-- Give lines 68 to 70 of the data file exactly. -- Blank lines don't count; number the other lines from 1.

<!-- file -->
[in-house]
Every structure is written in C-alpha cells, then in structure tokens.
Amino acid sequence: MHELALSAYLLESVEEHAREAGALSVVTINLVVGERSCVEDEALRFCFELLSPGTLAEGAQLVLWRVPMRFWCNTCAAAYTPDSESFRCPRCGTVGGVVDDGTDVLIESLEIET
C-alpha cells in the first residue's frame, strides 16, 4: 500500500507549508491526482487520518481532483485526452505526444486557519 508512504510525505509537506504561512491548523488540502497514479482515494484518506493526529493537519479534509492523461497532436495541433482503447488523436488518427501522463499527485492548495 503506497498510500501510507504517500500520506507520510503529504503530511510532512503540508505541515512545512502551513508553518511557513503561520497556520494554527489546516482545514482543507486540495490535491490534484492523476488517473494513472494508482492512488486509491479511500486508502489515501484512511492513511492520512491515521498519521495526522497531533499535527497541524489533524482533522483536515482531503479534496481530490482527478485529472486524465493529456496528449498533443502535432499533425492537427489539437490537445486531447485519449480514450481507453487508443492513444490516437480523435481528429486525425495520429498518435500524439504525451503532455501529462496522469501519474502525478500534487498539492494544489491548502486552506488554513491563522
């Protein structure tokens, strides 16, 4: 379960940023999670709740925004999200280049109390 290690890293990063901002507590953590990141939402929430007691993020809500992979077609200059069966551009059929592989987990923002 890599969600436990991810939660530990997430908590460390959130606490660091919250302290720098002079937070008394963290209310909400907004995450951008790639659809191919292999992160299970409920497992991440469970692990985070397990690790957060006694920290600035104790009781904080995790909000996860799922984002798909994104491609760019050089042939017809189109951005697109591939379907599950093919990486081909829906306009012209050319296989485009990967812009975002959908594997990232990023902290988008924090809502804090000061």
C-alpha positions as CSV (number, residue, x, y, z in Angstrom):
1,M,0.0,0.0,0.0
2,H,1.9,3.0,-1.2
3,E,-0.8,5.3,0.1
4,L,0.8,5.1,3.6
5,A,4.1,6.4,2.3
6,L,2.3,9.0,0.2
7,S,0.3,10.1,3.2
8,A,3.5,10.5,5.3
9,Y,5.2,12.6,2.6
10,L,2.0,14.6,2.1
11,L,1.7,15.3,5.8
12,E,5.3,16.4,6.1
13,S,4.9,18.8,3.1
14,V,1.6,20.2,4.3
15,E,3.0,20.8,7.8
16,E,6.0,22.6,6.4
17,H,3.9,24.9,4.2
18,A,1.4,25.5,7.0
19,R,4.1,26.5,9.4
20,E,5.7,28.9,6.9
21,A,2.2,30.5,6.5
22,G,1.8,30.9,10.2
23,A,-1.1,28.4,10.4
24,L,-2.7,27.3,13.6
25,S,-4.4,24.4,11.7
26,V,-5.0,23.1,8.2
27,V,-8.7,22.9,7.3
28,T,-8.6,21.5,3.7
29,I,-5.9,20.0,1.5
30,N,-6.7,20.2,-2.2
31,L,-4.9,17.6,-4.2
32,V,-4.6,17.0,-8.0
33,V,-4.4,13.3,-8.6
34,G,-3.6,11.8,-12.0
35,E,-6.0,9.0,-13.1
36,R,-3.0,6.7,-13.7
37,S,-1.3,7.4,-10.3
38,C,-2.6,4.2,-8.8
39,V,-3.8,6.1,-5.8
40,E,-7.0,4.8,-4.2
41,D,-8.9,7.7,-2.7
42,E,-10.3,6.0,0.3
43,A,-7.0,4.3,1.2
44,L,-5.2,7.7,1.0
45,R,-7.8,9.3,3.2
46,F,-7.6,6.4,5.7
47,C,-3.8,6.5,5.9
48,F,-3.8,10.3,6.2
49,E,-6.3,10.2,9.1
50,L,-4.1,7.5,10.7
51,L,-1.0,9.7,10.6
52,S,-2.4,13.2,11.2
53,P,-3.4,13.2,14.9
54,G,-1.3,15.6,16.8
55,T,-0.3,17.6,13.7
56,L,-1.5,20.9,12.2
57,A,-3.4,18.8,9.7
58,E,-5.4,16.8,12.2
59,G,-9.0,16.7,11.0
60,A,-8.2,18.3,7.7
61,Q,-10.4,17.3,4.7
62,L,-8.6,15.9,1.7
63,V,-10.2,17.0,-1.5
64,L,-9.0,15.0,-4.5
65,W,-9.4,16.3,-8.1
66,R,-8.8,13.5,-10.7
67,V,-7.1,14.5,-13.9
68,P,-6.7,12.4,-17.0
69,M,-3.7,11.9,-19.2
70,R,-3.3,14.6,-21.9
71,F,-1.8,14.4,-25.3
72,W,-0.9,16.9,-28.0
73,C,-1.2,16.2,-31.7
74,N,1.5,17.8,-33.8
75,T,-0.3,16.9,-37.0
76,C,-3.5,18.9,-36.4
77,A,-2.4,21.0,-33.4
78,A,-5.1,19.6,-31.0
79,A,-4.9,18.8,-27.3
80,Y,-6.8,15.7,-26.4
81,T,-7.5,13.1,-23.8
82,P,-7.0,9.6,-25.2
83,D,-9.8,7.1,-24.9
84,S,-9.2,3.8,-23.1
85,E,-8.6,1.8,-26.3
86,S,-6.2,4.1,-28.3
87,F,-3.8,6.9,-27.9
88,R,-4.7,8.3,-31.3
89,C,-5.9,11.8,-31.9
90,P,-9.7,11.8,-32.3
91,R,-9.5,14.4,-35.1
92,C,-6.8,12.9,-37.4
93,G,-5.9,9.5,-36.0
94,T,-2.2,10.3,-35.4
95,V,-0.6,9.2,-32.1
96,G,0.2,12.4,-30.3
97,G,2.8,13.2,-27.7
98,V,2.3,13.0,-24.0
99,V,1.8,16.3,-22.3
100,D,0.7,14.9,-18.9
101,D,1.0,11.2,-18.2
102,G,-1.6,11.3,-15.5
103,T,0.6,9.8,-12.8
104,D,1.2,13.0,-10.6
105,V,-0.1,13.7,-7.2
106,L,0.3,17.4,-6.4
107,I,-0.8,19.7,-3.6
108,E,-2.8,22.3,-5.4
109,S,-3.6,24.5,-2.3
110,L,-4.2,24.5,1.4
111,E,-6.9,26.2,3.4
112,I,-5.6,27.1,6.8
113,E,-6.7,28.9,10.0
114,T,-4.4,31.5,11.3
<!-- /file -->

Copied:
62,L,-8.6,15.9,1.7
63,V,-10.2,17.0,-1.5
64,L,-9.0,15.0,-4.5